Lessons Learned in the Emergency Room

by dpreyde

Here’s the necessary context for this blog post:


So about a week or so after I sent that e-mail, they got back to me. I’m not going to reprint their response verbatim, but basically here’s what they said:

Dear David,

I apologize for the misunderstanding. It is our policy not to discriminate against any child, but in order to ensure a good experience for all involved, we have to assess the needs of the children who wish to participate and whether they’re at the appropriate level. Some children, regardless of their disability, have needs that are too great for volunteers without specialized training.

I thought about this one for a long time. On the surface, it seemed completely reasonable, though my first impression was that there was something disingenuous about the response. I couldn’t specify why I felt that way, which led me to distrust the feeling.

If all children were screened to ascertain suitability for the program, it wasn’t a discriminatory policy.

I continued to think about it.

Last Sunday I had to go to the emergency room with Hannah, because she was having some serious pain issues. Access is always a huge fucking deal when it comes to hospitals, so we contacted a few people in order to figure out what was the most disability-friendly hospital in downtown Toronto.

Someone suggested Mt. Sinai, so that’s where we went.

When we got there, we couldn’t get into the emergency room because there were a bunch of stretchers blocking our way. A security guard led us through the back entrance. Not a great start.

We were admitted quickly, which was great, although the nurse who dealt with us was rude and standoffish.

The emergency room was pretty busy, and I knew that sometimes people had to wait for awhile to be seen. That’s fine. I had a book, and Hannah had taken Advil before we’d left.

Time passed. All the people who came in before us were seen. More people came in. They were seen by doctors as well. The sky turned to black outside. Things slowed down considerably. We continued to wait.

Both Hannah and I knew what was going on. We weren’t being seen because she was in a wheelchair.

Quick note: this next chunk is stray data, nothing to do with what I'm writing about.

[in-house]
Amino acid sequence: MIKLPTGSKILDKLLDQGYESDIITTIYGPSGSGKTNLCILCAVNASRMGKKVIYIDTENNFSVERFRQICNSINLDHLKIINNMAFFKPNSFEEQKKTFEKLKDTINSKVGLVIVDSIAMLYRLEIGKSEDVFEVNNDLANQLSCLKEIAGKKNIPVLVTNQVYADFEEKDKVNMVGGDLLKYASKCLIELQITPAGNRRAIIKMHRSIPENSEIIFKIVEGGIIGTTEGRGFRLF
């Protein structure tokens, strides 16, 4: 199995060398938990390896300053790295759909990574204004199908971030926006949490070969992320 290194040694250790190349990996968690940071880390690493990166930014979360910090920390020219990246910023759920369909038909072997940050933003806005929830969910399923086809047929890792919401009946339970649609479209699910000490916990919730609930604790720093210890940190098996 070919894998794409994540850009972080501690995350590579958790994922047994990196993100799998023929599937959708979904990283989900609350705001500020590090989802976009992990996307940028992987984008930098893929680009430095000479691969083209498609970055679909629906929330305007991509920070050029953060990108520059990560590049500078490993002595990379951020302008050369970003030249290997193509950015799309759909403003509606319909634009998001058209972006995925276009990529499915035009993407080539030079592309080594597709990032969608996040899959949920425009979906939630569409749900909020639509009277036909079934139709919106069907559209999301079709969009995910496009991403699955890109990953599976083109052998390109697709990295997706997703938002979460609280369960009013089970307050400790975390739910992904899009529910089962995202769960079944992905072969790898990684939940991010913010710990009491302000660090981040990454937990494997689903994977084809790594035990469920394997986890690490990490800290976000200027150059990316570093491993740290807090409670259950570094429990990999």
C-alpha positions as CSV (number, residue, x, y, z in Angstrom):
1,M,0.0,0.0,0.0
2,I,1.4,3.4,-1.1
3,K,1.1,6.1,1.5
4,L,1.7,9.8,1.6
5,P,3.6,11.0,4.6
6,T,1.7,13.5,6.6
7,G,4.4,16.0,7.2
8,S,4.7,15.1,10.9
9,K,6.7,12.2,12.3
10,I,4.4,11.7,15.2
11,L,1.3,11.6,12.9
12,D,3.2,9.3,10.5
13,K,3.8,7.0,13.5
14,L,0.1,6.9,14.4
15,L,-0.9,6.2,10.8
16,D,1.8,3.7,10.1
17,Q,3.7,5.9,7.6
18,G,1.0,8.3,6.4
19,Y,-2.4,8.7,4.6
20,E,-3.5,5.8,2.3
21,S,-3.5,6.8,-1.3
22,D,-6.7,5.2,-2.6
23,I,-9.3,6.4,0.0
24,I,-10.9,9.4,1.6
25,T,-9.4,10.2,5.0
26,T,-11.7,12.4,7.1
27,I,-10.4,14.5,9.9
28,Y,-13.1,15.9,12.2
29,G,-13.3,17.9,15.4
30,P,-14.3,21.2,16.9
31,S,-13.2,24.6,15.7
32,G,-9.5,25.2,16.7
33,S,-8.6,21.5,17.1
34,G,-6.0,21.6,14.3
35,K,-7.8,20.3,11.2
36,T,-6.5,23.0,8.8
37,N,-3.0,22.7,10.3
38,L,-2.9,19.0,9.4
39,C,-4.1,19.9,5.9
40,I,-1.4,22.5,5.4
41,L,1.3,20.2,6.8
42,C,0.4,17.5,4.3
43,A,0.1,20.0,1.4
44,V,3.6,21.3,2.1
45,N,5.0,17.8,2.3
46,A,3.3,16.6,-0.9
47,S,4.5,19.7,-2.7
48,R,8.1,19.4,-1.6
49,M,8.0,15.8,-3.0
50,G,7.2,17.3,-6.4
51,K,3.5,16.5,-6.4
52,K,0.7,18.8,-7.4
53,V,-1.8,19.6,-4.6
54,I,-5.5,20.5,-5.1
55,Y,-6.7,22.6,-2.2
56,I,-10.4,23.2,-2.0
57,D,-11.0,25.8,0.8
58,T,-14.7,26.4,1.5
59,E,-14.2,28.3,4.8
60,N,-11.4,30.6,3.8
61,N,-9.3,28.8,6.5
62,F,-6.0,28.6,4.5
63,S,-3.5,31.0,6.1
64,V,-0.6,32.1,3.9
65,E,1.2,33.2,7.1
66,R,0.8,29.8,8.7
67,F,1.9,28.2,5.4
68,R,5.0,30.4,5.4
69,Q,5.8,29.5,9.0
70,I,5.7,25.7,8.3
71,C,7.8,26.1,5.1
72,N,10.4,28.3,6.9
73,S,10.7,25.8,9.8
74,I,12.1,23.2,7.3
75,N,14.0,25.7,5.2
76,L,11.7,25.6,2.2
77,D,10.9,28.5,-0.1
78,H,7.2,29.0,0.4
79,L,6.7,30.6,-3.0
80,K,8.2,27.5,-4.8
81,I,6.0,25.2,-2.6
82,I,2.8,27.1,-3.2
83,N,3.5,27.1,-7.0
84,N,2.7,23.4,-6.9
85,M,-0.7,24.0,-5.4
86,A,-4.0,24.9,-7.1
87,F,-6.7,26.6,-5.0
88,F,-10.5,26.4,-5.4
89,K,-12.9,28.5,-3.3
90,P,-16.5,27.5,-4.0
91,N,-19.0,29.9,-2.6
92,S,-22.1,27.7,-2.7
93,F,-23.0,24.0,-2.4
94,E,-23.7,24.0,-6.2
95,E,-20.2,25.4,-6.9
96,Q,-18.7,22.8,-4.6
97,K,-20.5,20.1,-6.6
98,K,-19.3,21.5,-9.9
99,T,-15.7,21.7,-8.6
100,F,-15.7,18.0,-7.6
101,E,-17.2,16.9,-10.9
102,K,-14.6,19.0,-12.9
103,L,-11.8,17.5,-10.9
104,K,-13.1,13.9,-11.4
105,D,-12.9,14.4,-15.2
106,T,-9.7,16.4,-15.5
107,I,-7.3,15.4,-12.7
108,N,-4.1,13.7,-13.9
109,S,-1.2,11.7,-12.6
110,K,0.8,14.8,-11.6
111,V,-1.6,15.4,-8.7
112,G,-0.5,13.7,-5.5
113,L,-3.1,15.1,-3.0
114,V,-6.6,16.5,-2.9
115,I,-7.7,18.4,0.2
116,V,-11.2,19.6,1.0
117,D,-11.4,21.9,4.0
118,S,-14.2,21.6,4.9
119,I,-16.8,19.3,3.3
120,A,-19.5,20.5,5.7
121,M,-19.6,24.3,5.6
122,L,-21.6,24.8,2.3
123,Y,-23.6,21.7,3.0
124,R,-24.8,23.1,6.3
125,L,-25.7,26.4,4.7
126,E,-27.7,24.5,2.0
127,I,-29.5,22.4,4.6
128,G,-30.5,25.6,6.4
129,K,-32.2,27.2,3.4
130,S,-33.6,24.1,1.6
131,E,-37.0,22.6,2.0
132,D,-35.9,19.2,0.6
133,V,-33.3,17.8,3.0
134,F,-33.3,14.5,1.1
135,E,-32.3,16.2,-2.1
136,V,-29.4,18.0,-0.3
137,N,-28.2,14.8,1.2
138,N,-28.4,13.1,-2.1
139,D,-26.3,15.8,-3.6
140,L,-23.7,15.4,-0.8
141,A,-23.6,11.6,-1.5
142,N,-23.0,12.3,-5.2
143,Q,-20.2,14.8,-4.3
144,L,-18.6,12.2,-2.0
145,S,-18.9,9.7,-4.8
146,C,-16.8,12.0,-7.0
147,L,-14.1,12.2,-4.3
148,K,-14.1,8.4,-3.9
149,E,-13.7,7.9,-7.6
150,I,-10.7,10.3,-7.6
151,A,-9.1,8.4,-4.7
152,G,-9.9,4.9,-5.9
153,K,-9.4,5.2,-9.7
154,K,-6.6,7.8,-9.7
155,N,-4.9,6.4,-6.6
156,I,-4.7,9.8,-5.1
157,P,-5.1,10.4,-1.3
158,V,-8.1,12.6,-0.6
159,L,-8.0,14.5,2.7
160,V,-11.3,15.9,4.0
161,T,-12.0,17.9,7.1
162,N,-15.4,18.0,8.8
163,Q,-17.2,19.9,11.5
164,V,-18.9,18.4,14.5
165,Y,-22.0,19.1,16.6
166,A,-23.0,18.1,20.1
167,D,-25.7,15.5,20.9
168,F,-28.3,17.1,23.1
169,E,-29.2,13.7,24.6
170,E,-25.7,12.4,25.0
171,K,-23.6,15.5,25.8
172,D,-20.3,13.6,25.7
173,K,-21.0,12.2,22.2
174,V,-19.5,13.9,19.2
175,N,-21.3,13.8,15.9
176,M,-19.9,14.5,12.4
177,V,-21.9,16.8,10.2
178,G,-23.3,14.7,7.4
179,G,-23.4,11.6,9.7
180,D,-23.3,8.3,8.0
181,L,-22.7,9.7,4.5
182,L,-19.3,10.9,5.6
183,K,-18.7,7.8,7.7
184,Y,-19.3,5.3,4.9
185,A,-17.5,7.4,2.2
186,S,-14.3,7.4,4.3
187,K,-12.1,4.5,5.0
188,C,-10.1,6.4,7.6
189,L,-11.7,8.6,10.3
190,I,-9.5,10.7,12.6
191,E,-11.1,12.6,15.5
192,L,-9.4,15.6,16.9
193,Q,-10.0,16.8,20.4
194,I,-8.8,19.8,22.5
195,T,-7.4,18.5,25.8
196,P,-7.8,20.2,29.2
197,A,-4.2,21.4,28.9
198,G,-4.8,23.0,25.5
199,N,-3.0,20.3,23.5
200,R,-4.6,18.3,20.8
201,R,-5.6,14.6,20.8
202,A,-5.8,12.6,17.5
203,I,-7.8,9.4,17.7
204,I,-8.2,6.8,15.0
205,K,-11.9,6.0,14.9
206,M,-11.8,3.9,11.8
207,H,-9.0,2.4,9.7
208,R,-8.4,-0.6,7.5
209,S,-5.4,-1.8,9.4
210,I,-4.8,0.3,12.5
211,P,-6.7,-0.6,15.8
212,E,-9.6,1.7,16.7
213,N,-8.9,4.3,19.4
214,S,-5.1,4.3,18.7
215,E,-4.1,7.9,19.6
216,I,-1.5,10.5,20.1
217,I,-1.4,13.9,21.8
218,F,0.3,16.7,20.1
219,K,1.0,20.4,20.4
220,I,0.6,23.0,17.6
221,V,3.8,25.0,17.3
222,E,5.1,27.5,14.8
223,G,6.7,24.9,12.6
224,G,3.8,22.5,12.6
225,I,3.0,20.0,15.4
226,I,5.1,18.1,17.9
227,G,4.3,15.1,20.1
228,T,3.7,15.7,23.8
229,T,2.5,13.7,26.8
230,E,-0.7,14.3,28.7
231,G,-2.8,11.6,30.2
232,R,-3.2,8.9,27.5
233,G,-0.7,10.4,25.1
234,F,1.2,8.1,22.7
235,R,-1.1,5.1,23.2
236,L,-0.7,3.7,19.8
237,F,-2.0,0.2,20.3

There are many factors that have to be juggled by those in charge of emergency rooms. Doctors, stretchers, and beds are all limited resources. Patients’ needs must be evaluated and prioritized.

The fact that this system exists is not problematic. But the fact that it has a disproportionately negative impact on disabled patients is inexcusible.

When a doctor eventually saw us, he admitted that the wait was due to Hannah’s disability.

“There weren’t any rooms available that were big enough for your chair,” he said.

But as it turned out, Hannah didn’t need a room. She didn’t need a bed to be examined on. She explained her symptoms to the doctor, he prescribed her some pills, and that was that.

Before he left, he apologized again, and promised to see what he could do to make sure the situation wouldn’t repeat itself.

Our afternoon (and evening) in the emergency room gave me lots of time to think. I thought about the youth mentorship organization, and about their screening process.

I realized that, in all likelihood, the process would have a disproportionately negative impact on disabled children. Not just autistics, but children with any kind of exceptionality.

We live in a society in which the presence of disabled people is considered optional. We are allowed to participate only if we don’t somehow inconvenience or burden the non-disabled.

This is wrong.

The next day, I wrote another e-mail to the organization:

Hi, [name of person].

Thanks for replying. I’ve thought a lot about this, and was wondering how the
organization goes about determining what the needs of a child are, and whether they’re at the appropriate level.



They have yet to respond.